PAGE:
Multiple Streams Of Income

People who own a business often understand the powerful concept of multiple streams of income. Given that any business can have economic, regulatory, or industry changes that can hurt the income stream of a business, most business owners develop multiple income sources within their business to protect the cash flows of the company. Sometimes these changes are in different lines of business, types of products, or services that complement each other. I think over the next decade, each household in America will need to consider having multiple streams of income with job and market uncertainty we will face in the years ahead of us. So, how can you create multiple streams of income?

1. Both partners in a household have a stream of income – In my opinion, letting your household rely on just one breadwinner that has a job as an employee with a company is an incredibly dangerous strategy. As large companies feel pressure to meet Wall Street analyst’s expectations, the pace of growth in income and number of higher paying jobs will continue to shrink at the corporate level. Both partners should have some consistent income in different industries so all of the waged income isn’t in one basket.

2. Open a business — Over the next ten years, I believe you will see more people between the ages of 30 to 50 open some type business in large numbers that we have never seen before. When you decide to begin a part time business if both partners have a waged job is an important decision. You may open one up part time, or consider having one spouse begin to make the transition into beginning a full time business. Preferably, transition into something where you can use your base of existing skills to make it easier to ramp up your cash flow.

3. Invest in a business – If you don’t want to own one, do your due diligence and see if you can find a business that could create you some additional cash flow. While the banks are being incredibly stingy with money, there may be existing businesses that are already profitable, but looking for expansion capital. I would avoid investing in a start up business, but rather look for one that has profitability occurring already where you can share in the profits of the company.

4. Get a piece of rental real estate – If you have the time and ability to manage some real estate property, you may be able to create some additional cash flow by owning a piece of rental real estate property. This can be done passively or actively, but real estate prices are extremely low right now. If you can qualify for additional mortgages, this may give you another outlet for a stream of income. Know in advance that managing a rental property will involve both additional time and money on your part.

5. Start a blog – If you design a blog and you content is really good, advertisers will pay you money for giving your opinion or expertise to the public. Blogging used to just be a place to state your own commentary, but now it has turned into a full fledged business for bloggers all around the World. They can be very cheap to set up, and will cost you more time investment than it will money.

It will become more important over the next decade to build some defensive strategies by creating different streams of income. As there is no sign in sight for the unemployment rate to go down, one of the smartest financial moves is to begin to get investments that will create you other lines of cash flow. As we have all faced the time in lives at least once where we had no hot water, everyone knows that a cold shower is not fun at all. Losing your job and having no other stream of income will feel just like plunging into a lake of cold water, so start thinking about getting another avenue of income today!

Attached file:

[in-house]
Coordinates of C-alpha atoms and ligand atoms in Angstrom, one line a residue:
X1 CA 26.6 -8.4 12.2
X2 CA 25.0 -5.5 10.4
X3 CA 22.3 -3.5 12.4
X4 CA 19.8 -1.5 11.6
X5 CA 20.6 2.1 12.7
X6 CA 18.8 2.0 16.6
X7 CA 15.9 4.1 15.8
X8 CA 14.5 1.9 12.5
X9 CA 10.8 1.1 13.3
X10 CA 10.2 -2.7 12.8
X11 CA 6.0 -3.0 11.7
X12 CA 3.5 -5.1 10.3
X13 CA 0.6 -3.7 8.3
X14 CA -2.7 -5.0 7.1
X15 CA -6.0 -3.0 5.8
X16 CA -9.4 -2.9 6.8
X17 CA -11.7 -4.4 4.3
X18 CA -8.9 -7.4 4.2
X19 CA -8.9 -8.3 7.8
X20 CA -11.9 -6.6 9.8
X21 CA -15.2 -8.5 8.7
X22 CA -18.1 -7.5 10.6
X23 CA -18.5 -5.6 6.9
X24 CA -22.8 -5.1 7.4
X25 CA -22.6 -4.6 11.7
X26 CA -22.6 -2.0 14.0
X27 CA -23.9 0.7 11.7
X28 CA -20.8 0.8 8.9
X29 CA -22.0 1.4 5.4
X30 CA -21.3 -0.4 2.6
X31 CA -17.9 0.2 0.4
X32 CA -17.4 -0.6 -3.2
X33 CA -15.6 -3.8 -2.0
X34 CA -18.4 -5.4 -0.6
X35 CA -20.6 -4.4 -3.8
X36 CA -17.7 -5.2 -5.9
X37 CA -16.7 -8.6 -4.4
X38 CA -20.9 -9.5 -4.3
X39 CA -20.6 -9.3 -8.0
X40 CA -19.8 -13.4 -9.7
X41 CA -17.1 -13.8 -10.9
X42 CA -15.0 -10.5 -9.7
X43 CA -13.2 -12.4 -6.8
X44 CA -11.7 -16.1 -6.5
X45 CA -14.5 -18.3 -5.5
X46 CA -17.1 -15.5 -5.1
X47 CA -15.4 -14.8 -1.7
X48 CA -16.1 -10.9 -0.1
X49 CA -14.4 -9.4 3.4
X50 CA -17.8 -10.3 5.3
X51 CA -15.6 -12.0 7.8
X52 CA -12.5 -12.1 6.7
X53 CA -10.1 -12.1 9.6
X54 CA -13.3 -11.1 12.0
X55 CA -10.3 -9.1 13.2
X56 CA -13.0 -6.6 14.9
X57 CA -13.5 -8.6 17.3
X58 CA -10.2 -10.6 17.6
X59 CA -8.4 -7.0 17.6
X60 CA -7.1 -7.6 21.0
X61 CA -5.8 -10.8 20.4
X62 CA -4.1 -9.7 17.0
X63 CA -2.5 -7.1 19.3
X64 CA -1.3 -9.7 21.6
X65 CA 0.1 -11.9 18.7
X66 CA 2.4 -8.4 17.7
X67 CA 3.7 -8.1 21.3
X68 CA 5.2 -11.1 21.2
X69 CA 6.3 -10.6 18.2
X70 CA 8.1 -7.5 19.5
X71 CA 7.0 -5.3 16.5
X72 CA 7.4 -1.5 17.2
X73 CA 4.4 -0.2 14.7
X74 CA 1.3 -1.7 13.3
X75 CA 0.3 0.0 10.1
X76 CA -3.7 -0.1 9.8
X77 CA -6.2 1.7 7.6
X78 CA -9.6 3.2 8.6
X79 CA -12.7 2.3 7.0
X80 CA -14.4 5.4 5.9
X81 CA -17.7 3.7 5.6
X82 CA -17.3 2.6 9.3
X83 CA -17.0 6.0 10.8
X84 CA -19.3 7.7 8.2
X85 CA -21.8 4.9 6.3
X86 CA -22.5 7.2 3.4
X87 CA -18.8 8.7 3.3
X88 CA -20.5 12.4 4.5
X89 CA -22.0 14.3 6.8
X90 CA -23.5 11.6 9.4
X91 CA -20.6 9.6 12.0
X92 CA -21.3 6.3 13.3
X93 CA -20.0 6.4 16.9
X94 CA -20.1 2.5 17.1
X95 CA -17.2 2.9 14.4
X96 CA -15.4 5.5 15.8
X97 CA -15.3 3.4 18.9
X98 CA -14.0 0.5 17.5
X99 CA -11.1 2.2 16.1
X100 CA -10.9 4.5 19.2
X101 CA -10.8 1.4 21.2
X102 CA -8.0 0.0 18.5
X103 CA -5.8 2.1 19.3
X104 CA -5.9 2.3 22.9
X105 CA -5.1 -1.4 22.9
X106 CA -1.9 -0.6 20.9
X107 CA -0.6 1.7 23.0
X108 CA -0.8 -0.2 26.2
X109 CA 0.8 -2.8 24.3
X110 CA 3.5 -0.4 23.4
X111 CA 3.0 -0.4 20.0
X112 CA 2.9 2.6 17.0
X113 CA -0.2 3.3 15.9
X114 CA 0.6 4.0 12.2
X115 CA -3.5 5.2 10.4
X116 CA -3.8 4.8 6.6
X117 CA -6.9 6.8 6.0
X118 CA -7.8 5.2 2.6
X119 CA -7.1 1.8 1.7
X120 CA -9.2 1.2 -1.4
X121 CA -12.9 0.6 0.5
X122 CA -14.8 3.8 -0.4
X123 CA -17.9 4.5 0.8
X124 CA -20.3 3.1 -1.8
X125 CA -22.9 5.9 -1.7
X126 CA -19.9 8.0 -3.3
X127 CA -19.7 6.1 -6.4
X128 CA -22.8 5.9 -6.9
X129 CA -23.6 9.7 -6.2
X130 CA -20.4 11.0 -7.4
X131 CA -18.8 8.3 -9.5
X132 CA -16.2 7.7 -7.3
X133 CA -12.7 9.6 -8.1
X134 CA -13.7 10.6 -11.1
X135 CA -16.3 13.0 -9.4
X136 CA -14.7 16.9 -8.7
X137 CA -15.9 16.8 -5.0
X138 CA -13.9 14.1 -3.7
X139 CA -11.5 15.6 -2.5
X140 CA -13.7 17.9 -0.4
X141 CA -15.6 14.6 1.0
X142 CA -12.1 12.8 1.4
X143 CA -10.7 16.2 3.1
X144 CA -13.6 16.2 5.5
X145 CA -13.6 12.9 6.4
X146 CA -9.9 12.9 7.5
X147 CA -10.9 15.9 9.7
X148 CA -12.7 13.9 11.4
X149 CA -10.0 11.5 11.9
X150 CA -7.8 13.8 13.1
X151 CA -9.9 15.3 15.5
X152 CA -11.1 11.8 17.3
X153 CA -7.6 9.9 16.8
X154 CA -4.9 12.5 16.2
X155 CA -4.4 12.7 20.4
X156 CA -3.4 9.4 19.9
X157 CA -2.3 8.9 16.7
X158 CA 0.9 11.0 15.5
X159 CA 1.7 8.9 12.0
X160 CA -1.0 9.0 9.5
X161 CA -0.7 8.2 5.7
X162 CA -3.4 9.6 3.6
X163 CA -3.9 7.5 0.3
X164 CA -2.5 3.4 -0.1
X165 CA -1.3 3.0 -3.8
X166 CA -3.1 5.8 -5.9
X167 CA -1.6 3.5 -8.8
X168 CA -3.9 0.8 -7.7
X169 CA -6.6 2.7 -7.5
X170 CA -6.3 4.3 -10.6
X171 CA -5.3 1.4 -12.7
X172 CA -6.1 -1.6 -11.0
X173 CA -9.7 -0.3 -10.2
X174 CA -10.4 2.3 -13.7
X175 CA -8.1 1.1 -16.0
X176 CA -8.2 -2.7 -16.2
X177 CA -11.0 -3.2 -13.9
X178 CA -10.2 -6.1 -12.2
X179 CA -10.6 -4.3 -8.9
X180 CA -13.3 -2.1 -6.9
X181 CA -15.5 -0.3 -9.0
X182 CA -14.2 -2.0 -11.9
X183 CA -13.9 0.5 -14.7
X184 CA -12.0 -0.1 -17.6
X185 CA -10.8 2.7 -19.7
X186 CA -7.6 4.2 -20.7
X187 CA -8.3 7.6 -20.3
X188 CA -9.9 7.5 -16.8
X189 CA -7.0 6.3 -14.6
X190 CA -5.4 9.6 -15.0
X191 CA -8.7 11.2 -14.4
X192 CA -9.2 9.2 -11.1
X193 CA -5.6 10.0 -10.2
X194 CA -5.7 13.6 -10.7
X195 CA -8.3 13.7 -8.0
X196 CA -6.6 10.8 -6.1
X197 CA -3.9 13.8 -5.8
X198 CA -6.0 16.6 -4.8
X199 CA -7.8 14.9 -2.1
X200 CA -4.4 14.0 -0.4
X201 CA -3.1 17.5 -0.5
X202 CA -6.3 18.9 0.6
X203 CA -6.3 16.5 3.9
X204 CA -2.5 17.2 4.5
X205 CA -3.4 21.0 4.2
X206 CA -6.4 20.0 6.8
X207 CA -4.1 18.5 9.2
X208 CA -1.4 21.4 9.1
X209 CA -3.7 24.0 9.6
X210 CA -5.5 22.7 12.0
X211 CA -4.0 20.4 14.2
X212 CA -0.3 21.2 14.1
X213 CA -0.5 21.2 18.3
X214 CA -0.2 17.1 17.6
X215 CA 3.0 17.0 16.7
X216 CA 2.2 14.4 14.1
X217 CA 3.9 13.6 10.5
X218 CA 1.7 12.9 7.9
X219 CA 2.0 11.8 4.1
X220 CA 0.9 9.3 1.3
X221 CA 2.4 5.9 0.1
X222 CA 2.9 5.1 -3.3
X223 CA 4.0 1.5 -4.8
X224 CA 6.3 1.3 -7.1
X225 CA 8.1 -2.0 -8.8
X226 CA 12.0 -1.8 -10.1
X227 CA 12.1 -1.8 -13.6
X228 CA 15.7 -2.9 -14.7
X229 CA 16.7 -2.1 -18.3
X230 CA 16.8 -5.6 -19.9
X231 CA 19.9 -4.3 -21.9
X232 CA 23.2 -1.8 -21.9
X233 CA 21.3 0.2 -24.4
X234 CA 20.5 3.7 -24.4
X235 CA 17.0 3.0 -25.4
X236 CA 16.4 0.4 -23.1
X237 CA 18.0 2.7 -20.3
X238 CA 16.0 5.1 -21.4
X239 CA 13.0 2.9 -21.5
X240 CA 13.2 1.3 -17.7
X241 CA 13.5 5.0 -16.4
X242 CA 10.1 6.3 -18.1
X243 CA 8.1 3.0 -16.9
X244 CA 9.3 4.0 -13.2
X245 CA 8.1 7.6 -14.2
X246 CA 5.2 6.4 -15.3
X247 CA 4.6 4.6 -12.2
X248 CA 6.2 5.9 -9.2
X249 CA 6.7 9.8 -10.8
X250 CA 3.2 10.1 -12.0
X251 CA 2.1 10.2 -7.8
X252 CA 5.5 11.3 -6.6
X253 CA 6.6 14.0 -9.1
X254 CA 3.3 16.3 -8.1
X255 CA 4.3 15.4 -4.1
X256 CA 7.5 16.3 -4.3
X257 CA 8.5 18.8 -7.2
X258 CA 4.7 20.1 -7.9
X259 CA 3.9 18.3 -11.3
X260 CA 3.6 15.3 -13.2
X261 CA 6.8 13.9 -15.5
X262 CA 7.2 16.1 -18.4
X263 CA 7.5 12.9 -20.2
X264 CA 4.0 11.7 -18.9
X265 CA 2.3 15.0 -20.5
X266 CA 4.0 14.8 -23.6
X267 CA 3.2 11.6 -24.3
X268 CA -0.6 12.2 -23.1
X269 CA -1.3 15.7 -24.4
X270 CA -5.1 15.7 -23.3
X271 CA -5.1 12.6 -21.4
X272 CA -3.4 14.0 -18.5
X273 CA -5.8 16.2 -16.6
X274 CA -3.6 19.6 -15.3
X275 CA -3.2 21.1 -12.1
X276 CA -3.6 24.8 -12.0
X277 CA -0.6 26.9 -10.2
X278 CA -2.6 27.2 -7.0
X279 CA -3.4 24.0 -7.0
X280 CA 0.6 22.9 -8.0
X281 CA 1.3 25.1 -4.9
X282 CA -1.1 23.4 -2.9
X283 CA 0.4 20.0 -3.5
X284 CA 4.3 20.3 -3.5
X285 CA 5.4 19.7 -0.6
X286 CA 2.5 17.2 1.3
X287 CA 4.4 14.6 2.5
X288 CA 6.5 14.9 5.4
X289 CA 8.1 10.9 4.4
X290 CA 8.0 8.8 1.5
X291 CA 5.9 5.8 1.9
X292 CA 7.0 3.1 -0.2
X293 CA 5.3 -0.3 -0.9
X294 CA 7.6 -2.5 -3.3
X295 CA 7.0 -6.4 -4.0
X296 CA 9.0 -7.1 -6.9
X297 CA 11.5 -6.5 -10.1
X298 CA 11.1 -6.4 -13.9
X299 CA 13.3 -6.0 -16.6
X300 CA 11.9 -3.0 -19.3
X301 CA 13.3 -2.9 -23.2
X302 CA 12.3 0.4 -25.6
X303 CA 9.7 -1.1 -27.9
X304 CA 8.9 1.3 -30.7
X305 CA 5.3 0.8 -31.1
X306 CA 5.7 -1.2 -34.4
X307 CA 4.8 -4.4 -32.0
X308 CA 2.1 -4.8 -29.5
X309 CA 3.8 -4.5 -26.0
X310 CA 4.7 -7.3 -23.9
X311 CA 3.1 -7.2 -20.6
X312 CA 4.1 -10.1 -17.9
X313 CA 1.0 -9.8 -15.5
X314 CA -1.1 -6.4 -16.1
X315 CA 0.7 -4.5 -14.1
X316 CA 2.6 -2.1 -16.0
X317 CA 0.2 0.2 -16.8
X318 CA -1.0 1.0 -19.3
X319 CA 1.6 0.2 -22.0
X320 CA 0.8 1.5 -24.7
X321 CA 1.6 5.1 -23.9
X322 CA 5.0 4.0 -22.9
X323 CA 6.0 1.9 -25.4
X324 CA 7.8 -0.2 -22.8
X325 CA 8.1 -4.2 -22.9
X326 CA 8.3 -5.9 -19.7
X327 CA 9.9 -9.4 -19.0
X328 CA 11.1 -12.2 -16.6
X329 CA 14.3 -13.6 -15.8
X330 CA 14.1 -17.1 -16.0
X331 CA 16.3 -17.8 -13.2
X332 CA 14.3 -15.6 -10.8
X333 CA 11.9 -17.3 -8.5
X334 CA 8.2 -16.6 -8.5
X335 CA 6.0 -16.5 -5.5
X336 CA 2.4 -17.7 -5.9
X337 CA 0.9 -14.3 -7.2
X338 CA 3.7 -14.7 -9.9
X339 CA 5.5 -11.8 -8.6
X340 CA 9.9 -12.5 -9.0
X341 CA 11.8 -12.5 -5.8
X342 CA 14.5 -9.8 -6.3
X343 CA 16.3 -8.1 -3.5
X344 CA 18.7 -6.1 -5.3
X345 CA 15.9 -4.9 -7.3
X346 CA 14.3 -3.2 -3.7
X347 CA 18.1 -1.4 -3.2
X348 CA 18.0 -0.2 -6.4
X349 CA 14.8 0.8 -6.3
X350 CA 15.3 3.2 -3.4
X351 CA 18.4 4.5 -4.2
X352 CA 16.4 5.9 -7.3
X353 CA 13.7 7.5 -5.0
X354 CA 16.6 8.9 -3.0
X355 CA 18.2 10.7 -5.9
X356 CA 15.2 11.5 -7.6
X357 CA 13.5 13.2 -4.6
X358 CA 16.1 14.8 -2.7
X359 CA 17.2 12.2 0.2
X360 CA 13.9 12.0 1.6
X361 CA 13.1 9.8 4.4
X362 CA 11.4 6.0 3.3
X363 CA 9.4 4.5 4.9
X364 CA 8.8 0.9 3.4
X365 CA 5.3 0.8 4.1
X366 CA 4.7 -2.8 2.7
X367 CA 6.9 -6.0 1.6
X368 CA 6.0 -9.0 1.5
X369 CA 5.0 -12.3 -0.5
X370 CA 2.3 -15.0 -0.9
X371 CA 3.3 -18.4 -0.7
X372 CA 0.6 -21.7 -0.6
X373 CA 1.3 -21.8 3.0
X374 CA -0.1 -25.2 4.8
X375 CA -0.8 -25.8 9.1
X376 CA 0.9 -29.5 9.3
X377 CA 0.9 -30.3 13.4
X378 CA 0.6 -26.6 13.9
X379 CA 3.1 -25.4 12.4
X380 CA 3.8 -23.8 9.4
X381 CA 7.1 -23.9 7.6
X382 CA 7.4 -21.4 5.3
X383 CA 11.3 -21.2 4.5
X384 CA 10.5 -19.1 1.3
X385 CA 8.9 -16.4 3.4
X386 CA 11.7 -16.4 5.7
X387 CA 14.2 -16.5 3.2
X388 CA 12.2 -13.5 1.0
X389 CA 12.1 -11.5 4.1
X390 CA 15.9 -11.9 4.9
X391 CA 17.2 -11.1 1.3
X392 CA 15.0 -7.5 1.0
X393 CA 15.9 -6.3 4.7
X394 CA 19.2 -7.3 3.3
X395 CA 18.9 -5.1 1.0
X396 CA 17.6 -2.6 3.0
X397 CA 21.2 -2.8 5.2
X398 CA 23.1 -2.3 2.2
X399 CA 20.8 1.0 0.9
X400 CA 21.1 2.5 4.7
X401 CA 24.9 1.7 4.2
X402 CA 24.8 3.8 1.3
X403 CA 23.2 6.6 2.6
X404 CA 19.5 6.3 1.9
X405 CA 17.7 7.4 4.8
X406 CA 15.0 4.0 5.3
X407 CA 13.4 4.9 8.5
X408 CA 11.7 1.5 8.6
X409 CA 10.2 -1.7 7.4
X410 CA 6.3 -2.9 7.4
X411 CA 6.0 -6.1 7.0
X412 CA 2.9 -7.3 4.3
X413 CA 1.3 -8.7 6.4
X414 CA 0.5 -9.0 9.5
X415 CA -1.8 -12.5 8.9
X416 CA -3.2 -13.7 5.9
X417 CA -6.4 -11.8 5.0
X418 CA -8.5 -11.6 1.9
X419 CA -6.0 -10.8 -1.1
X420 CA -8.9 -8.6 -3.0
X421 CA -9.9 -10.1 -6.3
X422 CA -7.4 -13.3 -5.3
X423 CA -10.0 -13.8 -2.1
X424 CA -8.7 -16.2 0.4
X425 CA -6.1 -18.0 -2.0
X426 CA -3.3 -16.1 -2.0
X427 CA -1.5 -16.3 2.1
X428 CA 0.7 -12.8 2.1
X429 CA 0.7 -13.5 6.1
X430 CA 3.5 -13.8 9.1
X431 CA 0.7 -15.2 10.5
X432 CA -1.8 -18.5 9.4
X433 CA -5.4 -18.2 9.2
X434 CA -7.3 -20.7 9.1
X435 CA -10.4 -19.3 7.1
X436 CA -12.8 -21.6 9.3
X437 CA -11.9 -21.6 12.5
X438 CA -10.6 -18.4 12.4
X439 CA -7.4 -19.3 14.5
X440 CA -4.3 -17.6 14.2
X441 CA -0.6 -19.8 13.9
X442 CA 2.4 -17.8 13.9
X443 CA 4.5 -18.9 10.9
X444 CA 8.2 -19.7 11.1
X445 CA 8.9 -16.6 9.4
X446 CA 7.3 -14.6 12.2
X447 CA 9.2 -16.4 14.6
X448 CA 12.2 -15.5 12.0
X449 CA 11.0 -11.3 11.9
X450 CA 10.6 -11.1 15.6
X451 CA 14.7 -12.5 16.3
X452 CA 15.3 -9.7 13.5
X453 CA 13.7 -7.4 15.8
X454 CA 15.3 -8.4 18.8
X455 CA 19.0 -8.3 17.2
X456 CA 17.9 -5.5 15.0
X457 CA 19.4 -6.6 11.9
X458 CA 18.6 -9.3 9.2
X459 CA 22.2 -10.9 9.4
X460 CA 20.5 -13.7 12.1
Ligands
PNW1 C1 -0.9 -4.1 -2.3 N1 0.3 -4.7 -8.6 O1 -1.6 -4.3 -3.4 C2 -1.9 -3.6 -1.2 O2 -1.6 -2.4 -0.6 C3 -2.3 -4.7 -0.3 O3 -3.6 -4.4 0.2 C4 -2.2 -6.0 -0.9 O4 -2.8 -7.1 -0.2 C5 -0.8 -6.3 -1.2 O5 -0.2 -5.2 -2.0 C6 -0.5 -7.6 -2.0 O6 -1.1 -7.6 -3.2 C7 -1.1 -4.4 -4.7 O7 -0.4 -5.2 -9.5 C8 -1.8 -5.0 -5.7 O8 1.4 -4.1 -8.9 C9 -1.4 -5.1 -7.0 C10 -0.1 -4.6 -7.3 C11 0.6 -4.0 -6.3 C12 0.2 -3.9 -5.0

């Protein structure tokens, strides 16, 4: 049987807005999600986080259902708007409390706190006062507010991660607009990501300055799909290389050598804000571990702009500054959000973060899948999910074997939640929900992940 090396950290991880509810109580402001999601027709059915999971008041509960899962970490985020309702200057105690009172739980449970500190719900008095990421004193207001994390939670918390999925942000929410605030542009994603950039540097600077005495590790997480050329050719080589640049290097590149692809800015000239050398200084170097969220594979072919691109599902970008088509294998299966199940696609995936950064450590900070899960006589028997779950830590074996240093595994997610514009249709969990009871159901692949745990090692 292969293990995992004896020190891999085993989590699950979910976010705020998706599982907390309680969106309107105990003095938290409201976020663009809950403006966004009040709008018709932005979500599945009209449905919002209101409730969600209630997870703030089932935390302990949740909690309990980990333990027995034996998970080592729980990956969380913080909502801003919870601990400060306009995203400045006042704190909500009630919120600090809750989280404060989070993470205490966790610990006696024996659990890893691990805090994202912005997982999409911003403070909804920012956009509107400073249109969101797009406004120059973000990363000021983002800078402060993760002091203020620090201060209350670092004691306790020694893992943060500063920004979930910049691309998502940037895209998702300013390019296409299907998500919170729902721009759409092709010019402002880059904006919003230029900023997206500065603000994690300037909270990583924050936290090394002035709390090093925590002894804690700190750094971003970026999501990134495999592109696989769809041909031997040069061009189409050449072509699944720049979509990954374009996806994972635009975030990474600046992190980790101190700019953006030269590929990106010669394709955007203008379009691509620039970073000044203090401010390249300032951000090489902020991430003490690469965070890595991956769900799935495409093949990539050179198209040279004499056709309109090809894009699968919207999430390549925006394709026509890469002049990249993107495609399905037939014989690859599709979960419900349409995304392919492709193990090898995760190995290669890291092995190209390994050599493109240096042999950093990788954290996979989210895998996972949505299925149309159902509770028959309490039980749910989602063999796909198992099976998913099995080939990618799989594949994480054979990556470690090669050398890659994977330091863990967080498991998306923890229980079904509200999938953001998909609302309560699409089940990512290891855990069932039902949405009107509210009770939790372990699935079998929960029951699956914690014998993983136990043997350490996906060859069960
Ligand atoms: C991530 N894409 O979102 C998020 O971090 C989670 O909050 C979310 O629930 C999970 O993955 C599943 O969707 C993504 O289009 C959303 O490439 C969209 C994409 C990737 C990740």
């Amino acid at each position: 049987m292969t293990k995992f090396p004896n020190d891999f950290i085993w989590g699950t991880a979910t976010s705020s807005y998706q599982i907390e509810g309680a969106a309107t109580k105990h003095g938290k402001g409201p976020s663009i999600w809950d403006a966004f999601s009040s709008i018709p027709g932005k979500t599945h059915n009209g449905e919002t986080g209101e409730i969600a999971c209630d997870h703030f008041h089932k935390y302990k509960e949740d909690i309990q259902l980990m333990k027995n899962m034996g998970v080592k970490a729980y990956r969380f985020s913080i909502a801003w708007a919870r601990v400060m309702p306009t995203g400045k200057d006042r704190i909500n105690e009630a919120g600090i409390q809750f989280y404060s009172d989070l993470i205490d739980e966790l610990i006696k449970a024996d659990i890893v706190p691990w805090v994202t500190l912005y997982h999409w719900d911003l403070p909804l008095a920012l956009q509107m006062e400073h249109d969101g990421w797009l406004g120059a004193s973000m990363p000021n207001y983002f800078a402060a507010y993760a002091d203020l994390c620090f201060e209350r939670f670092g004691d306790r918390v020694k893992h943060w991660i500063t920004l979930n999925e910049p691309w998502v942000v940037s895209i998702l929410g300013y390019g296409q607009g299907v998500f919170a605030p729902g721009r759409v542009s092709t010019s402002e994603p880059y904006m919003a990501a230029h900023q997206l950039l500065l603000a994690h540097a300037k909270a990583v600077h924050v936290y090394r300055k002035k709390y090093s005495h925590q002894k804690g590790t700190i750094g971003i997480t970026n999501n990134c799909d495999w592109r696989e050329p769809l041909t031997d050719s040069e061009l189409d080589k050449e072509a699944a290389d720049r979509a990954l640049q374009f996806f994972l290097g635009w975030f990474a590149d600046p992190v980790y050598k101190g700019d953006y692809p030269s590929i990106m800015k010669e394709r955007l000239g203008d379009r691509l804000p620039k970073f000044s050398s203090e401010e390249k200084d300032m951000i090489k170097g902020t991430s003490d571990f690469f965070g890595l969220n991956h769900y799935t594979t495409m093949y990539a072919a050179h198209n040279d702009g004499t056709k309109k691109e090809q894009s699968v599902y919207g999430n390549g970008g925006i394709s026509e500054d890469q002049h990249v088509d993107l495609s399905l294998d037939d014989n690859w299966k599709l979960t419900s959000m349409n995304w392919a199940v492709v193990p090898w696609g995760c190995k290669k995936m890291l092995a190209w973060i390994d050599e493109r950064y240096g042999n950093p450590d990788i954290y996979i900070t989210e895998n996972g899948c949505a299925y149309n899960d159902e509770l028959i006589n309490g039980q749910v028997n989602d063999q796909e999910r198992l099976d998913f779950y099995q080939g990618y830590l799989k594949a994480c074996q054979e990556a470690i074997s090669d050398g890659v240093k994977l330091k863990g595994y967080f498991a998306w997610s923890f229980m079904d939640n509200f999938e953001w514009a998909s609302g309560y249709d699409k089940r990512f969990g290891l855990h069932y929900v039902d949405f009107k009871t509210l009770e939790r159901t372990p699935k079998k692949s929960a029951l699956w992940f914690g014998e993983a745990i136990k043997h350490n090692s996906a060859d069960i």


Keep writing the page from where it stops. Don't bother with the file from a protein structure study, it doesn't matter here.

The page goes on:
oXYGen Financial, Inc. co-CEO Ted Jenkin  is one of the foremost knowledgeable professionals in giving financial advice to the X and Y Generation.

Ted Jenkin, CFP®, AAMS®, AWMA®, CRPC®, CMFC®, CRPS®
Co-CEO and Founder oXYGen Financial, Inc.
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About the author  ⁄ Ted Jenkin @ Your Smart Money Moves

Ted Jenkin @ Your Smart Money Moves


My friends and family all think I’m a workaholic, but I say I’m just a guy that loves to help people do better in life.

My mother is still the only one that calls me by my real name Theodore Michael, my wife calls me Teddy, but for the rest of you it is just plain old Ted.

Ever since I was a little kid, I always loved money and being an entrepreneur. In fact, I still have cassette tapes of me talking to my grandmother at the age of five and my mother tells me all the time how much I played with money as a kid...

Read More About Ted Here

Ted Jenkin is a frequent guest columnist for the Wall Street Journal and Headline News Weekend Express. He is the co-CEO of oXYGen Financial. You can follow him on LinkedIn @ www.linkedin.com/in/theceoadvisor or on Twitter @tedjenkin.

Securities offered through Kestra Investment Services, LLC (Kestra IS), member FINRA/SIPC. Investment advisory services offered through Kestra Advisory Services, LLC (Kestra AS), an affiliate of Kestra IS. oXYGen Financial is not affiliated with Kestra IS or Kestra AS. Kestra IS and Kestra AS do not provide tax or legal advice.

The opinions expressed in this commentary are those of the author and may not necessarily reflect those held by Kestra Investment Services, LLC or Kestra Advisory Services, LLC. This is for general information only and is not intended to provide specific investment advice or recommendations for any individual. It is suggested that you consult your financial professional, attorney, or tax advisor regarding your individual situation. 

Background and qualification information is available at FINRA's BrokerCheck website.

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